Virtual newsroom seeks freelancers to expand worldwide
While most newsrooms are shrinking, a virtual U.S. newsroom is expanding its roster of international freelance journalists and videomakers.
Ebyline co-founders Allen Narcisse and Bill Momary have manned the Los Angeles-based site since last year, providing mostly U.S. freelancers and publications a place to trade their work and collaborate on projects. News organizations pay fees to buy content from freelancers or other publications. There are no fees for freelancers, who also negotiate their own copyright agreements.
Since 2010, the site has approved more than 1,000 freelancers, managed more than 45,000 projects and done business with about 50 primarily U.S.-based news organizations like the Los Angeles Times, the Memphis Commercial Appeal and the Knoxville News Sentinel. Ebyline has also recently added video content.
Now Ebyline has set its sights on international journalism, seeking to expand to China, South Korea, and Japan. Although only 3 percent to 5 percent of the freelancers are foreign, Narcisse hopes those numbers will soon rise. All Ebyline freelancers, however, must be authorized to work in the US.
IJNet talked with Narcisse about the future of the virtual newsroom and Ebyline's expansion.
IJNet: Foreign correspondent jobs have become harder to come by. How is Ebyline changing this?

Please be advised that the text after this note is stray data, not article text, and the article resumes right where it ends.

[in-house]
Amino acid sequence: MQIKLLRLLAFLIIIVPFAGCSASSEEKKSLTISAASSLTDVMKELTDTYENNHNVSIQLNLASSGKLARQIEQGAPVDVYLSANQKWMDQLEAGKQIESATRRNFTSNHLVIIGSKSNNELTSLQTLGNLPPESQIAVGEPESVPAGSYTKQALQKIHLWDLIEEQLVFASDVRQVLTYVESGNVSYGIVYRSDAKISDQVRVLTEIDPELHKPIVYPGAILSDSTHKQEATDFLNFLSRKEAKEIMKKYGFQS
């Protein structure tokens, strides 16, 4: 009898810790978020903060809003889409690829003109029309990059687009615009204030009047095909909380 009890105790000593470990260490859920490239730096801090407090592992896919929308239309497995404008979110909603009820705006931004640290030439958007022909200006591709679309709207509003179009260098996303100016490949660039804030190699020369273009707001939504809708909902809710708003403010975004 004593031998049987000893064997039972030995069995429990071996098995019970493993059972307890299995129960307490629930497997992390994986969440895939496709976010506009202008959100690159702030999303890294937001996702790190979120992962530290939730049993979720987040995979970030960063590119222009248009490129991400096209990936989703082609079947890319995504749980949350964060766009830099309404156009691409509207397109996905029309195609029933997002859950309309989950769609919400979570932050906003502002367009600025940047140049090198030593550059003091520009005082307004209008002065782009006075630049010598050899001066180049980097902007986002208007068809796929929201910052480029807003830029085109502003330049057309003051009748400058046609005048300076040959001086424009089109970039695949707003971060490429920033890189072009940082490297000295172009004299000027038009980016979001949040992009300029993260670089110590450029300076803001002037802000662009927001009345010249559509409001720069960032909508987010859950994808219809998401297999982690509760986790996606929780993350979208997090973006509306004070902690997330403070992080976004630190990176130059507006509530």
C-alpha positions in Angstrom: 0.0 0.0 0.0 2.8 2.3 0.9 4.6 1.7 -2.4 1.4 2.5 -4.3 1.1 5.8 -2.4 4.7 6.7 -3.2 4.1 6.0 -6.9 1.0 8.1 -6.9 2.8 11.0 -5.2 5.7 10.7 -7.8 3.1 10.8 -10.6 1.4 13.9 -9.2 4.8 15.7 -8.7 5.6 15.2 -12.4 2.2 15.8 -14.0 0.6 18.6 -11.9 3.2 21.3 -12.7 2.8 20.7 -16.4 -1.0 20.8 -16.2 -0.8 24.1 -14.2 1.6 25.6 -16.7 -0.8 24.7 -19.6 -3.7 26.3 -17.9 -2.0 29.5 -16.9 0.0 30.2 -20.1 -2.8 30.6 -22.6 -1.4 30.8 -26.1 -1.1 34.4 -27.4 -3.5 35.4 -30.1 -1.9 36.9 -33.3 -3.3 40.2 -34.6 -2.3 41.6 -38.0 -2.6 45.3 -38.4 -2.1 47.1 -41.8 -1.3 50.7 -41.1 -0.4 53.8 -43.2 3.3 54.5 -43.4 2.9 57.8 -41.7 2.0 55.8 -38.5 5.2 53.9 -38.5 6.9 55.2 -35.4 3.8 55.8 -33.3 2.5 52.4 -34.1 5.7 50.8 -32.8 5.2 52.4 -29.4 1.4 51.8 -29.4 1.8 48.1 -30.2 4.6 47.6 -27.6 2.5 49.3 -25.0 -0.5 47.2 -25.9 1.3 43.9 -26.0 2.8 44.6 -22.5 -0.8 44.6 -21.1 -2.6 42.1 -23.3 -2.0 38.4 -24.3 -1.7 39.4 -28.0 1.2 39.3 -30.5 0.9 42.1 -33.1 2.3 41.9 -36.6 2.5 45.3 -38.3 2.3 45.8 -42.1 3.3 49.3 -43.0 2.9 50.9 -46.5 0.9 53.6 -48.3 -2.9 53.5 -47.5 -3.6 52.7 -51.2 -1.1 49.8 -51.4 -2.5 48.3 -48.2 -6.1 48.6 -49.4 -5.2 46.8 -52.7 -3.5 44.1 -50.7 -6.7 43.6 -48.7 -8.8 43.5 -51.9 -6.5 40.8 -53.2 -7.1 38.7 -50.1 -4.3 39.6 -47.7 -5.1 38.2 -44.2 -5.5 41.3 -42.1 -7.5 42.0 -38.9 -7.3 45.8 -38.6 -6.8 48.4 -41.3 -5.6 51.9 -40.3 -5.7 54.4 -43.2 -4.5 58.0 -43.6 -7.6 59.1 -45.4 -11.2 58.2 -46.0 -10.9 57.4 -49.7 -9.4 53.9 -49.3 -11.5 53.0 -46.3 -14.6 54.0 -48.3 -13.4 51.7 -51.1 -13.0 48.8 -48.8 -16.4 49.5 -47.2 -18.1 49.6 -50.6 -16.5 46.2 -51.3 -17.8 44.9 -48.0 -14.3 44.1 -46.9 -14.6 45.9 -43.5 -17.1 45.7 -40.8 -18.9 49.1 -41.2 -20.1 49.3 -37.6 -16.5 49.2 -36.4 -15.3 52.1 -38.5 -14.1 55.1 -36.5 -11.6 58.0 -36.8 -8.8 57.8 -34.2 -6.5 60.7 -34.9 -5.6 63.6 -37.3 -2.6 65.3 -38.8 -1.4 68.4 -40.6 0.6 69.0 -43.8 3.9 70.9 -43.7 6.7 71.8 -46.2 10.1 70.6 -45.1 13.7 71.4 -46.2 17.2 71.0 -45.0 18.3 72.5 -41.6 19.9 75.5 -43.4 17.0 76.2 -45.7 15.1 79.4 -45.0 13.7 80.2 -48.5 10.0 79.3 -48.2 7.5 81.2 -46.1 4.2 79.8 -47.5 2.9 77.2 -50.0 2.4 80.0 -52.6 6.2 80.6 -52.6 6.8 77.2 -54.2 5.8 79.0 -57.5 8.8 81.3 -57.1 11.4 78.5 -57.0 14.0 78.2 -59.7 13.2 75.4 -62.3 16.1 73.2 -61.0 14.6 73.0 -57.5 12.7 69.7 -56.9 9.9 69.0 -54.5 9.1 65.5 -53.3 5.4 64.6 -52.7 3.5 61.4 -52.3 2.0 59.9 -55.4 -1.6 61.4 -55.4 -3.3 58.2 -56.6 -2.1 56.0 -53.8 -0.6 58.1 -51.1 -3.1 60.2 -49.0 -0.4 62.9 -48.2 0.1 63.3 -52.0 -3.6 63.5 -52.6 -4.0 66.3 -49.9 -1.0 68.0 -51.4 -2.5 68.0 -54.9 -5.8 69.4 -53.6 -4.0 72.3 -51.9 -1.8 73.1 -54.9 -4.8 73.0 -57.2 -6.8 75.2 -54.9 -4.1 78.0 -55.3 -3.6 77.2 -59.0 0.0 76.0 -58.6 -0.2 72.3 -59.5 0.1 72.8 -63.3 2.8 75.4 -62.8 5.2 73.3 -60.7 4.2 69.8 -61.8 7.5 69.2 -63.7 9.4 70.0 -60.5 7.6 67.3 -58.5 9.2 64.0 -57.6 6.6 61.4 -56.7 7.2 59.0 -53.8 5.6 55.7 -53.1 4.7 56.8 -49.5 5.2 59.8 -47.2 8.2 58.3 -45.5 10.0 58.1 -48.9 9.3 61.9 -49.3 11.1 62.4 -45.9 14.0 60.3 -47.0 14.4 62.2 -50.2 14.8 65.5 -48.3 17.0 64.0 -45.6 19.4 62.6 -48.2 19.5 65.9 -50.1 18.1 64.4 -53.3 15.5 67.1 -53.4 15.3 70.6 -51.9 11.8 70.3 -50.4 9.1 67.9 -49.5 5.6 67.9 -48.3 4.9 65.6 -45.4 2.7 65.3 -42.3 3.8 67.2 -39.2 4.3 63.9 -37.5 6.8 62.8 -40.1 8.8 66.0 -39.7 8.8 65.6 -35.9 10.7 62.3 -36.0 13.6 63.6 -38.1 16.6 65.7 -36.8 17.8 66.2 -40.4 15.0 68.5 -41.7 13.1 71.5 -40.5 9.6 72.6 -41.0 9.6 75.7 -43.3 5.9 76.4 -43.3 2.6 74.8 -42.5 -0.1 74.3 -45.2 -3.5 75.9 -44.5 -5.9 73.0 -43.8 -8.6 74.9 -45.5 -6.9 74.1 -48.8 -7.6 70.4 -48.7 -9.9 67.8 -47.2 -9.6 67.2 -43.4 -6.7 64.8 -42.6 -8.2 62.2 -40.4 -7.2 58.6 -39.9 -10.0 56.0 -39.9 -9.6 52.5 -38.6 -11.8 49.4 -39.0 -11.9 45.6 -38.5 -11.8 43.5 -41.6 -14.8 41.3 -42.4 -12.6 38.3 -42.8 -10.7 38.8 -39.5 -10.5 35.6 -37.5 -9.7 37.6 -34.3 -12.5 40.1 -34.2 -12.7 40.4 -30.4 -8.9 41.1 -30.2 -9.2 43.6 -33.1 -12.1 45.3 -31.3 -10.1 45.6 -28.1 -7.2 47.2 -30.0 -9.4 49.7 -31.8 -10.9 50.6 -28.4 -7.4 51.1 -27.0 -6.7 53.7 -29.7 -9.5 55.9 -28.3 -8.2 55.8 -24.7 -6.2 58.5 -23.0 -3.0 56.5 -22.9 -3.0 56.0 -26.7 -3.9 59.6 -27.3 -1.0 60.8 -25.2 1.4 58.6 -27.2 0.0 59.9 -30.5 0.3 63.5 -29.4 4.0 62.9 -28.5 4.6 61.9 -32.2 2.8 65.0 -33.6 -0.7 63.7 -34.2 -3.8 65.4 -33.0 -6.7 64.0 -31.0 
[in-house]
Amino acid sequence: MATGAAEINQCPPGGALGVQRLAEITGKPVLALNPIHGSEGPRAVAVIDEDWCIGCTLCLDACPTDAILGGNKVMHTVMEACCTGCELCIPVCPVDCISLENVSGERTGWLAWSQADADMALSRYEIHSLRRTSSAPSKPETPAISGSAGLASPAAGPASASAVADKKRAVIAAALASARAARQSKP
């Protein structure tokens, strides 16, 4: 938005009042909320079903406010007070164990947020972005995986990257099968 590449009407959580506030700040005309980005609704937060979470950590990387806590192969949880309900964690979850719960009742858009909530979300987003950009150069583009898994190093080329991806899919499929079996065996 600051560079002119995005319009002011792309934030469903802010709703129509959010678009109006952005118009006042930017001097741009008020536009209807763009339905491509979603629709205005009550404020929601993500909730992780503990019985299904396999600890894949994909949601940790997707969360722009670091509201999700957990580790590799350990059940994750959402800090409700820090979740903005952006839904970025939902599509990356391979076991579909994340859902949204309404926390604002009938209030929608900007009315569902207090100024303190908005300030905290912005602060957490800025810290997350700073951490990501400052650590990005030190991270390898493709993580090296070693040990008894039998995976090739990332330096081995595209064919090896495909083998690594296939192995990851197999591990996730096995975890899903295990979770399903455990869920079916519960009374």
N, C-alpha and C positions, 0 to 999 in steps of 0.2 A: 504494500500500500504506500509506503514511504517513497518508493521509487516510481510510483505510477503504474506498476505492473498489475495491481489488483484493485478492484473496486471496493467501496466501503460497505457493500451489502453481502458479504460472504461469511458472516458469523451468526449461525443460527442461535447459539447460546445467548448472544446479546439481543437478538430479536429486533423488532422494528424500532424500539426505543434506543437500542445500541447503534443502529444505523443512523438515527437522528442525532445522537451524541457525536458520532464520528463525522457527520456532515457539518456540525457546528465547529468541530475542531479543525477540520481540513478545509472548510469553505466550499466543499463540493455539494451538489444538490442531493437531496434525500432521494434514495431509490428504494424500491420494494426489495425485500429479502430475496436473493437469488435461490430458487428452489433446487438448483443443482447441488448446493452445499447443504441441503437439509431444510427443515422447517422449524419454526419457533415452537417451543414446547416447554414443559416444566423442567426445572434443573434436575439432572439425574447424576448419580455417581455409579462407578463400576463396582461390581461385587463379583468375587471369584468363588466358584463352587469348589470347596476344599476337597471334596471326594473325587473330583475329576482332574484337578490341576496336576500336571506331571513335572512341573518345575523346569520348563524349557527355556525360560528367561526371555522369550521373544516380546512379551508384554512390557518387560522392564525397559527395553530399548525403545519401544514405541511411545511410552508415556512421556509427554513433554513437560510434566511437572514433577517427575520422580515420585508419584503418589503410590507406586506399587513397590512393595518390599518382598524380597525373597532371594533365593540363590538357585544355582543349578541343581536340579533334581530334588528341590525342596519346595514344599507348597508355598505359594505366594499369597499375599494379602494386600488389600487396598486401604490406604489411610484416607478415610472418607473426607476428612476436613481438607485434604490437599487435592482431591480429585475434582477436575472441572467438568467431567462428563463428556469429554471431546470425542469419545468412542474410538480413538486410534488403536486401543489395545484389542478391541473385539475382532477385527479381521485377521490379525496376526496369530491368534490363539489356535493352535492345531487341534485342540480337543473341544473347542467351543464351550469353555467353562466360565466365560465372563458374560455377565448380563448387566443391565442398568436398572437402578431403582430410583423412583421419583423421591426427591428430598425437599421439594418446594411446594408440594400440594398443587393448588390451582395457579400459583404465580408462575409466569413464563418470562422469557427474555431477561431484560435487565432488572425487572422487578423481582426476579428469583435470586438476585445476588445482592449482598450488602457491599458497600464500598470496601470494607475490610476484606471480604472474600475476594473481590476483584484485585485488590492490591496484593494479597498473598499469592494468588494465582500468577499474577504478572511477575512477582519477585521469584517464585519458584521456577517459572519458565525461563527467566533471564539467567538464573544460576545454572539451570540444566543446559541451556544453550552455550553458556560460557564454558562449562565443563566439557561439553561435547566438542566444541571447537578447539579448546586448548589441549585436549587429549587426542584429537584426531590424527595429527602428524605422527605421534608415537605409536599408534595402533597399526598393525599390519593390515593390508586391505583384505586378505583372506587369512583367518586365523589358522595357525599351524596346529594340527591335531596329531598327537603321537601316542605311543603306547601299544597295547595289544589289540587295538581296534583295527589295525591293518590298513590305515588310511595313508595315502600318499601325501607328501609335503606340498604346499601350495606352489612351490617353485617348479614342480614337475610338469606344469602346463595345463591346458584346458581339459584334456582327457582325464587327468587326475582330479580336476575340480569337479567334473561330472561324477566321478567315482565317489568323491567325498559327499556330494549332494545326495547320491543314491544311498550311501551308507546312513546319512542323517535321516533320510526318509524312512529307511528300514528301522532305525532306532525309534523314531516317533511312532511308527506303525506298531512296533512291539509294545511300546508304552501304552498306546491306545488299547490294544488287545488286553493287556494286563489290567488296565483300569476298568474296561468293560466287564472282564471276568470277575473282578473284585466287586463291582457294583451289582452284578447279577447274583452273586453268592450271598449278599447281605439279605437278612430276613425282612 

Narcisse: We want to create a single destination, or database, for the outlets from around the world, to find trusted, reliable, ready-to-work journalists to complete assignments when they either don't want to send a staff reporter to cover the event, or don't have the specialty on staff. We are optimistic that creating that "virtual pool" of the best journalists in the world will create new opportunities and new relationships for foreign correspondents.
IJNet: Where are you most active? Where are you looking to expand and why?
Narcisse: Currently, we are most active in the U.S., but it is a priority for us to begin working internationally. I think our primary focus, in the short-term, will be English-language nations, chiefly because we think news organizations that publish in English will receive the biggest benefits from our current freelancer pool. Many of our partners have also expressed interest in working with English-speaking freelancers outside of the U.S., who can cover specific sectors, technology for example.
IJNet: Why do regional papers seem to be your main clients? Are they interested in international stories?
Narcisse: Regional U.S. papers that are heavily focused on local coverage for a local audience are among the first to embrace a broad strategy to work with freelancers to produce a wide variety of content for all sections.
I think this group could have limited interest in international stories, but more likely, other types of niche publications (for example publications covering technology, religion, automotive, sports, etc.) will want to tap into the international pool of freelancers to report on content that their audiences are looking for.